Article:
Today’s Solutions: September 28, 2023

As conditions in Kabul continue to worsen due to the Taliban takeover, residents of the Afghan capital have been struggling to get accurate real-time information about what’s happening in the city.

Three and a half years ago, for instance, Sara Wahedi had a near-miss experience when a bomb exploded not far from her. In the aftermath, with the streets blocked and broken glass everywhere, she was found that there’s wasn’t any information available about what had happened, when the roads would reopen, or whether it was safe to go outside.

“It led me to wonder why an alert system didn’t exist in a country like Afghanistan, which has been crippled by instability over the last two decades, and with so much money going into social development and community development, how there wasn’t something that people could turn to to find verified, real-time information about security and city services,” she said.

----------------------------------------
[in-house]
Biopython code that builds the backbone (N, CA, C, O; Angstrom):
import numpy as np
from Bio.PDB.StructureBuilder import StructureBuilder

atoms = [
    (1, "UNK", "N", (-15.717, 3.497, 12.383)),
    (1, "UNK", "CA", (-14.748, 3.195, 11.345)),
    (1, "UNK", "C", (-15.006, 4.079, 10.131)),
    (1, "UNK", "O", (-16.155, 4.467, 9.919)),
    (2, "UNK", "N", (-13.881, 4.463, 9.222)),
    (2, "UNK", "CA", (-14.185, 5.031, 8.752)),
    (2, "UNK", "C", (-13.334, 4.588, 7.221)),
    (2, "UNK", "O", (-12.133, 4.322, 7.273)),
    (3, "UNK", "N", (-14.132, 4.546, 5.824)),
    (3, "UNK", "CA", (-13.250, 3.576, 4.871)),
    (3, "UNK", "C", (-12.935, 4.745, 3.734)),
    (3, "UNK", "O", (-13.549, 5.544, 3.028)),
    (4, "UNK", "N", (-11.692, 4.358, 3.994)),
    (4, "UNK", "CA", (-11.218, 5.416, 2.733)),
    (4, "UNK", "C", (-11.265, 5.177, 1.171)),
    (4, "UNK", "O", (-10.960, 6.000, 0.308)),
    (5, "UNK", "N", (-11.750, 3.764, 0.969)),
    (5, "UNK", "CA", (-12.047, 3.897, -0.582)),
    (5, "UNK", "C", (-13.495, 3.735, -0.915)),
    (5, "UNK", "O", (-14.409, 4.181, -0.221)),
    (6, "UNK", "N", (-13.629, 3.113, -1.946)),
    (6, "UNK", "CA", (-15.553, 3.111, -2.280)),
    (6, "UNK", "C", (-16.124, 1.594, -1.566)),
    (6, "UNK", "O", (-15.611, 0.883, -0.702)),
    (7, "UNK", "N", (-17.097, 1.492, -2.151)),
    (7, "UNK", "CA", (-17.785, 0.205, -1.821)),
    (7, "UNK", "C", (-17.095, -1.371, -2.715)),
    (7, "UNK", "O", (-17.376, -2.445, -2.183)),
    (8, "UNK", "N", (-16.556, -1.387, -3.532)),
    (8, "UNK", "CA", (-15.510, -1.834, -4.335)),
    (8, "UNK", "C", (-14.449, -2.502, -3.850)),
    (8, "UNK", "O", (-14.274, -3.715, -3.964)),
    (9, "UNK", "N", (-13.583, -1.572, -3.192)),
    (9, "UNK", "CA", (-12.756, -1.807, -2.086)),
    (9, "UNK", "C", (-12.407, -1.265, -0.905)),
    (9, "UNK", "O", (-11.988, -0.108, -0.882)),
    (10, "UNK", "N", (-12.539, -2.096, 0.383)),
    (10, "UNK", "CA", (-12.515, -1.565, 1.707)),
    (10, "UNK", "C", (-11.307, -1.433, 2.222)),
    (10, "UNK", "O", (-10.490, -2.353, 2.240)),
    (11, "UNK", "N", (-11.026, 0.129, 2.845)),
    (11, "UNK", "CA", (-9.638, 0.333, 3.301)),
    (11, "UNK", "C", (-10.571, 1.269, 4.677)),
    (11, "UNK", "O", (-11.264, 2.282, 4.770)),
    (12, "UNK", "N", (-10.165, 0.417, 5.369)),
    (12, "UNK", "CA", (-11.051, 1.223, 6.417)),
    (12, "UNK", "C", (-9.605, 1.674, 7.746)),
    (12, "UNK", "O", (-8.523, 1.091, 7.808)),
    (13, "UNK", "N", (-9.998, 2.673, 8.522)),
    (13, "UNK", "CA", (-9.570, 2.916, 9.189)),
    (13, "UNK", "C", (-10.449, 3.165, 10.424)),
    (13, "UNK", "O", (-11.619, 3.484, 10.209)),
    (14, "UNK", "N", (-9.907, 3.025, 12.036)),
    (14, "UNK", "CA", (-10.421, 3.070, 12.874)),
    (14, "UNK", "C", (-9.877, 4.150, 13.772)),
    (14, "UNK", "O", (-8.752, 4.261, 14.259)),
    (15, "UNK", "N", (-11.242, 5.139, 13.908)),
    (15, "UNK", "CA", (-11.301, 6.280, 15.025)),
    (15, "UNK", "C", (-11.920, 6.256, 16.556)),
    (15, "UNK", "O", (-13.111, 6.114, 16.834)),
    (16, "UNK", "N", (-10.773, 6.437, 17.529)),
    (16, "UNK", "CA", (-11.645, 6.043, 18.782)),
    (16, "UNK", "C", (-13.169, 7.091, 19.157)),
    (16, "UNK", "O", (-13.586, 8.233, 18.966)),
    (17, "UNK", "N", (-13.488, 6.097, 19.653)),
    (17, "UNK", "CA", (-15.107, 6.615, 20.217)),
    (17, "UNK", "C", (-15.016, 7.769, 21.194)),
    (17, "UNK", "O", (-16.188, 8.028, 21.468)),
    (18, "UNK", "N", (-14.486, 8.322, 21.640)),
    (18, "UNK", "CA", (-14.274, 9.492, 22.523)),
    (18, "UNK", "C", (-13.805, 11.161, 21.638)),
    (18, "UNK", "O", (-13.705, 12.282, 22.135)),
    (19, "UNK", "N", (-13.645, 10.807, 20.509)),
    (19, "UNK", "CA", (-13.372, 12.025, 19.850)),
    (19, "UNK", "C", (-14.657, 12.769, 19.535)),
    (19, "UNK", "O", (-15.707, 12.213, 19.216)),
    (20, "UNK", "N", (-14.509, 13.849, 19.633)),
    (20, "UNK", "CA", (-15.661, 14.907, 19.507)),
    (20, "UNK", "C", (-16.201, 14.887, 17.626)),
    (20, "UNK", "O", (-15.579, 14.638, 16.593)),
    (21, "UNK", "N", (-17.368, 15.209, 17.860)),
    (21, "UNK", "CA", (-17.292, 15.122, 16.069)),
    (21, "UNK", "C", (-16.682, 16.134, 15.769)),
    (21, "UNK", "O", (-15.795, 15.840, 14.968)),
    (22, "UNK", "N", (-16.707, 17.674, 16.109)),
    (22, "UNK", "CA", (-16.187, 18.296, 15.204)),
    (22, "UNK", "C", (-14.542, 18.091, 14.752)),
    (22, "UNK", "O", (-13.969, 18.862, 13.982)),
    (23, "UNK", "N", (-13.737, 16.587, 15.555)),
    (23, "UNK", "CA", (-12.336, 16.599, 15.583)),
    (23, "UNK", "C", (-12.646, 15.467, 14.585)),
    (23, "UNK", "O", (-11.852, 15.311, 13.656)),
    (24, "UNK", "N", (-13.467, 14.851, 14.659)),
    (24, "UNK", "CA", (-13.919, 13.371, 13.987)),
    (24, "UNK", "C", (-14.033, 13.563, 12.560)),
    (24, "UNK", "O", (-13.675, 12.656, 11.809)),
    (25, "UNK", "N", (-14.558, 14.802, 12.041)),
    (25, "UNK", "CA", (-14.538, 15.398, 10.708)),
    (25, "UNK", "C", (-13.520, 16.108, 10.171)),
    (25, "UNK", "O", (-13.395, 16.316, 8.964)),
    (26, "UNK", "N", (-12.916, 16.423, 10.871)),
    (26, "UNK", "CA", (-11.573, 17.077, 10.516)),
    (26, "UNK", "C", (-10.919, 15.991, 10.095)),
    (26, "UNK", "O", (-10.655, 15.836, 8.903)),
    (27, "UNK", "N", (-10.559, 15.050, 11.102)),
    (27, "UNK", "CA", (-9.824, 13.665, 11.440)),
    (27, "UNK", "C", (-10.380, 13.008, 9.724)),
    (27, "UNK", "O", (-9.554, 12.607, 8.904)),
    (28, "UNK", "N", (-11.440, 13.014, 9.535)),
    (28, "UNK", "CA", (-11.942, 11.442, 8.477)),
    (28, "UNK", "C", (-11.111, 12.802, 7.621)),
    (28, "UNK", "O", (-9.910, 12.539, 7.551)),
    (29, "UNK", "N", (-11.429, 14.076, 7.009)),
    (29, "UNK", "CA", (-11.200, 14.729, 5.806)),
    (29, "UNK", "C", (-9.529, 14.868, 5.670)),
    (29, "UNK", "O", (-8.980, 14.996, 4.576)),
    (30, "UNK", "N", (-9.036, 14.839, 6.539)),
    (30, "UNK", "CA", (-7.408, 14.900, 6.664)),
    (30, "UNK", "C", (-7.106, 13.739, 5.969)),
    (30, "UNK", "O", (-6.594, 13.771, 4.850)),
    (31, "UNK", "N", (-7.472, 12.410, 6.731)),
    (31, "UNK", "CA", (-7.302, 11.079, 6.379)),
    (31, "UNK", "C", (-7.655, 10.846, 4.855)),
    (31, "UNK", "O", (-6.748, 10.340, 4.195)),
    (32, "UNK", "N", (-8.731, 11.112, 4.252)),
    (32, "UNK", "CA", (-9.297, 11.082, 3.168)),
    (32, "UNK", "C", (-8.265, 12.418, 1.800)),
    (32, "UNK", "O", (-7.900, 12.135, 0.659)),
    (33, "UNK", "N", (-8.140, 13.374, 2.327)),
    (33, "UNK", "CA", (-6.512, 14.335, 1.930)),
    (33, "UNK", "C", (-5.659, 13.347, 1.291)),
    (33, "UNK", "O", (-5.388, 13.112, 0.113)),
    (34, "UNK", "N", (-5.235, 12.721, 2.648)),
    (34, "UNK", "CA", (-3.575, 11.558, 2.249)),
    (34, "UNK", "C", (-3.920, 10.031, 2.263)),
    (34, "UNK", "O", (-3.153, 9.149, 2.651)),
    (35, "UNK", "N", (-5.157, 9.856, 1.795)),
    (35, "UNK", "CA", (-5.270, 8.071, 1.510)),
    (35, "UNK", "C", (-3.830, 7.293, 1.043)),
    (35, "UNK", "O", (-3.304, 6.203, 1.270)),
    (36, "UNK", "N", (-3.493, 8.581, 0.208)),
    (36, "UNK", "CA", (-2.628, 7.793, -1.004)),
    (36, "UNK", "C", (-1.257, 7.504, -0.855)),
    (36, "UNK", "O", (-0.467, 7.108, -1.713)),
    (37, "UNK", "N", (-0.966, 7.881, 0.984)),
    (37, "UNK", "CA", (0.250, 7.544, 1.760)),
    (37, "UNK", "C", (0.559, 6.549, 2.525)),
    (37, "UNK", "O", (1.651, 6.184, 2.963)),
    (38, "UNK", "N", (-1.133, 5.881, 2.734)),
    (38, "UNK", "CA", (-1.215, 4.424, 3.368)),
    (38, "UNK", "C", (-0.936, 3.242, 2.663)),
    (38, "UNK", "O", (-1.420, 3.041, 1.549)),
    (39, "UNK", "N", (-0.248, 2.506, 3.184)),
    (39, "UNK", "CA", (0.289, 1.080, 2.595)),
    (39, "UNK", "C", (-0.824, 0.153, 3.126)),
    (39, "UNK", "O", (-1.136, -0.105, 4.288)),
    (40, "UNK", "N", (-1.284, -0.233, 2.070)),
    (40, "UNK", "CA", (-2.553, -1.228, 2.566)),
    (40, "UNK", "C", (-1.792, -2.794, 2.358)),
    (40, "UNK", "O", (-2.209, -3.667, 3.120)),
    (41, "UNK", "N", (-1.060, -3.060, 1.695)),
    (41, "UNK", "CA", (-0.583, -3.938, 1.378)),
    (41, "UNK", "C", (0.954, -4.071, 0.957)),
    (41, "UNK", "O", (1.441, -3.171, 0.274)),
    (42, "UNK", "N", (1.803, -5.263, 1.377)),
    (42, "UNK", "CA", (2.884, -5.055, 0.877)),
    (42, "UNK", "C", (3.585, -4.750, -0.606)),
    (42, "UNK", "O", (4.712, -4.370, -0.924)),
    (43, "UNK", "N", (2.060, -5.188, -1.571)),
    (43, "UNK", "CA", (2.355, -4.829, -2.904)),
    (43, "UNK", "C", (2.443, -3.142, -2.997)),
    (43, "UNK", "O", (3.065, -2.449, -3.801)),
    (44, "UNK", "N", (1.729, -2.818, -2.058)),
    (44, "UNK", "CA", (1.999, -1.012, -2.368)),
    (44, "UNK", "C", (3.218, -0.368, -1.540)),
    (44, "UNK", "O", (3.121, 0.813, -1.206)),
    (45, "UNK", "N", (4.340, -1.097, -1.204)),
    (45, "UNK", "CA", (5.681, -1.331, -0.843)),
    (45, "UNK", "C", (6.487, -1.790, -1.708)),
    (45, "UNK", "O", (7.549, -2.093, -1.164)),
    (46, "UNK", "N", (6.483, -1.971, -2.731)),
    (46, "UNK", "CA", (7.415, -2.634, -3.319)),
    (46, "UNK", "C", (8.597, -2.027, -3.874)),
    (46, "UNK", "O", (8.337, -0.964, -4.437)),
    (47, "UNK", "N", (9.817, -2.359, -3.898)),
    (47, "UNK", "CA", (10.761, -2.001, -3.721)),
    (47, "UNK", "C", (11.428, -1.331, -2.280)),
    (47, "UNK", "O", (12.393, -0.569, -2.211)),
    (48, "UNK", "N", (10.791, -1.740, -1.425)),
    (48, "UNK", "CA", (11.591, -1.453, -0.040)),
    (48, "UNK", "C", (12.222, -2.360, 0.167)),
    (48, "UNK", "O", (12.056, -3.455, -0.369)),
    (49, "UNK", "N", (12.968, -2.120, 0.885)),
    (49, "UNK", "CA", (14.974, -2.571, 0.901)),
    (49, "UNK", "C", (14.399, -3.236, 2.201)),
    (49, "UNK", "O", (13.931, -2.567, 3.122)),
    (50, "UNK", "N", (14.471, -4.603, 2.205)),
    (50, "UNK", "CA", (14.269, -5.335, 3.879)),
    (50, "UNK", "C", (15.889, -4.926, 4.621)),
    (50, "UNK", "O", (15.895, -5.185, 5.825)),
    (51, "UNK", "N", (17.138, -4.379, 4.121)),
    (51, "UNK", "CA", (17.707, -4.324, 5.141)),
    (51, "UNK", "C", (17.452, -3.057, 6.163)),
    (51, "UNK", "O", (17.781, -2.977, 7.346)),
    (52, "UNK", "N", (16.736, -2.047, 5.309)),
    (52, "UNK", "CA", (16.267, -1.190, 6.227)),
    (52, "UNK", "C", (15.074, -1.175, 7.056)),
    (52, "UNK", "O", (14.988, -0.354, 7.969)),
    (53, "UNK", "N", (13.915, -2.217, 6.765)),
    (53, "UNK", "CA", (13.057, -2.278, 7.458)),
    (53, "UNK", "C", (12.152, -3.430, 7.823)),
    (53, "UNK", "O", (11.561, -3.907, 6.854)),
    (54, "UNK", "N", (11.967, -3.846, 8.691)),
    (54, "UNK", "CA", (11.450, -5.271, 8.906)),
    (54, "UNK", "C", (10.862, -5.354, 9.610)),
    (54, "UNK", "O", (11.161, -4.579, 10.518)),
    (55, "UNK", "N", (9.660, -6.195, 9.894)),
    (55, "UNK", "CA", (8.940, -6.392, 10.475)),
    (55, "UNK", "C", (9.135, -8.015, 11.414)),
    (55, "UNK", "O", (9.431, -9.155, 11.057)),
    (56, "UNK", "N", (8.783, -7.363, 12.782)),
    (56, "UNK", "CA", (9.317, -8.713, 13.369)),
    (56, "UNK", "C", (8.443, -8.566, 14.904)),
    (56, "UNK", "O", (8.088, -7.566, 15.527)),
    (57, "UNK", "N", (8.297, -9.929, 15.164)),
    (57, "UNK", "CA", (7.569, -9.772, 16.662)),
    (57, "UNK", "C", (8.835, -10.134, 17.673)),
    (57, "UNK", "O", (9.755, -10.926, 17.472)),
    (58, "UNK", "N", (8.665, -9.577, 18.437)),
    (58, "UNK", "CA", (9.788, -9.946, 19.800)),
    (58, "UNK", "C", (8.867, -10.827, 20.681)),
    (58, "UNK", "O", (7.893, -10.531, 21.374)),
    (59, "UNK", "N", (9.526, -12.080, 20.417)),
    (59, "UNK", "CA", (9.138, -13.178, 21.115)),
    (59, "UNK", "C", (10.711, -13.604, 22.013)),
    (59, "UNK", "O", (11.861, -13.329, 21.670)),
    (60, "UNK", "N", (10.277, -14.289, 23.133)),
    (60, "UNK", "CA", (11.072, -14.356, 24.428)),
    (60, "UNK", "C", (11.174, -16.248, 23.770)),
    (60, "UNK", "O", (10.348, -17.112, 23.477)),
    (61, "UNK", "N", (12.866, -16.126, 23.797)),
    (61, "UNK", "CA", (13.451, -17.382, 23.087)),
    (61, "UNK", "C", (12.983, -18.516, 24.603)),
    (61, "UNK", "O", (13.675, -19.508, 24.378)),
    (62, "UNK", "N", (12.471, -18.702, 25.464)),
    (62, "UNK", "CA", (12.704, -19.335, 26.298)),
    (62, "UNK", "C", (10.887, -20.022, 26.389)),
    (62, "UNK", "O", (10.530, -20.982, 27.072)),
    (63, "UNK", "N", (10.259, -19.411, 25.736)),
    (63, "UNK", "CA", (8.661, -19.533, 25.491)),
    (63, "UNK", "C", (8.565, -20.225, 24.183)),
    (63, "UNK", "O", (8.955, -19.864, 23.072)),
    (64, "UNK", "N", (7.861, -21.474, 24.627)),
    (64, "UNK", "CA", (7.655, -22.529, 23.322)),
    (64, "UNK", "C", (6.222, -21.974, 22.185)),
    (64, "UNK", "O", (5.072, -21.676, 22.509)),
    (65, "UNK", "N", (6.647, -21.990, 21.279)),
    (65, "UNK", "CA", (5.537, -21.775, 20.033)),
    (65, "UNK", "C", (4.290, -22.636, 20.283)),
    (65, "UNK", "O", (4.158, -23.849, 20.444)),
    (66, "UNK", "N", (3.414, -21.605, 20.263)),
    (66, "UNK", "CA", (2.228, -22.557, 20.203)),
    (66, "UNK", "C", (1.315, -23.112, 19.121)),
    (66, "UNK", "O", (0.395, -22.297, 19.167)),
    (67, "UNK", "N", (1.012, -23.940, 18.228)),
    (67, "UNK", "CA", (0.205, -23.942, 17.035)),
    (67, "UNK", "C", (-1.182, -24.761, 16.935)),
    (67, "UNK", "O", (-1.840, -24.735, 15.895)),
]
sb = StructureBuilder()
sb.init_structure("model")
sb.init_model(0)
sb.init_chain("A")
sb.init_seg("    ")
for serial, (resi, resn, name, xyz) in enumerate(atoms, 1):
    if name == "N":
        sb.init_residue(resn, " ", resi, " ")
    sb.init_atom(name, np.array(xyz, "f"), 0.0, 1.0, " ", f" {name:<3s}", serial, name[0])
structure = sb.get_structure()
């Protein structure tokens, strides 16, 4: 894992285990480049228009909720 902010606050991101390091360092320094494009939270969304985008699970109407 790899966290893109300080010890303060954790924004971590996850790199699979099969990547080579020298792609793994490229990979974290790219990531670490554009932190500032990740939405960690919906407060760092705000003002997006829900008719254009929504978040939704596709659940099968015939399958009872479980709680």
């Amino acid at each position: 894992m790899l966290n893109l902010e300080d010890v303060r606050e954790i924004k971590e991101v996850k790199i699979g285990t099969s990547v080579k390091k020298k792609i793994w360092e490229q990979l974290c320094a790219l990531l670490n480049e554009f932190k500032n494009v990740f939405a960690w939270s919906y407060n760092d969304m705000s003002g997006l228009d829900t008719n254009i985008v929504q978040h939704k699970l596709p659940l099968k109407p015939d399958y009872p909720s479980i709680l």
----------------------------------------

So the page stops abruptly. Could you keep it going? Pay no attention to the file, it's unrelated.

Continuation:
Seeing a need for a solution, Wahedi decided to put together a team and develop Ehtesab—an app that relies on crowdsourced information from citizens to send real-time alerts during a crisis, be it a bomb attack, a power outage, or even a traffic jam.

“We designed it to be as simple to use as possible because it’s a crisis app,” Wahedi says. When opening the app, users can tap a button to send a report if they’re witnessing a problem. There’s also a map showing current alerts, and an option for push notifications, reports Fast Company. The alerts are sent to everyone in Kabul, without tracking their location.

As Wahedi explains, anyone living in the capital can use the app as an everyday tool. For instance, someone heading to work or school can “see okay, this area where I’m heading today is not safe, or there has been an explosion, or this area doesn’t have electricity.” Despite the chaos in the country, the state-run electricity department still provides updates when the power comes on, crucial information that can be included on Ehtesab.

In the future, Wahedi plans to expand the tool to other parts of Afghanistan, and potentially even to countries in Africa and South America, which could have their own local versions of the app.

If you’re wondering what you can do to help people in Afghanistan, here’s a list of organizations offering direct support and aid that you can donate to.

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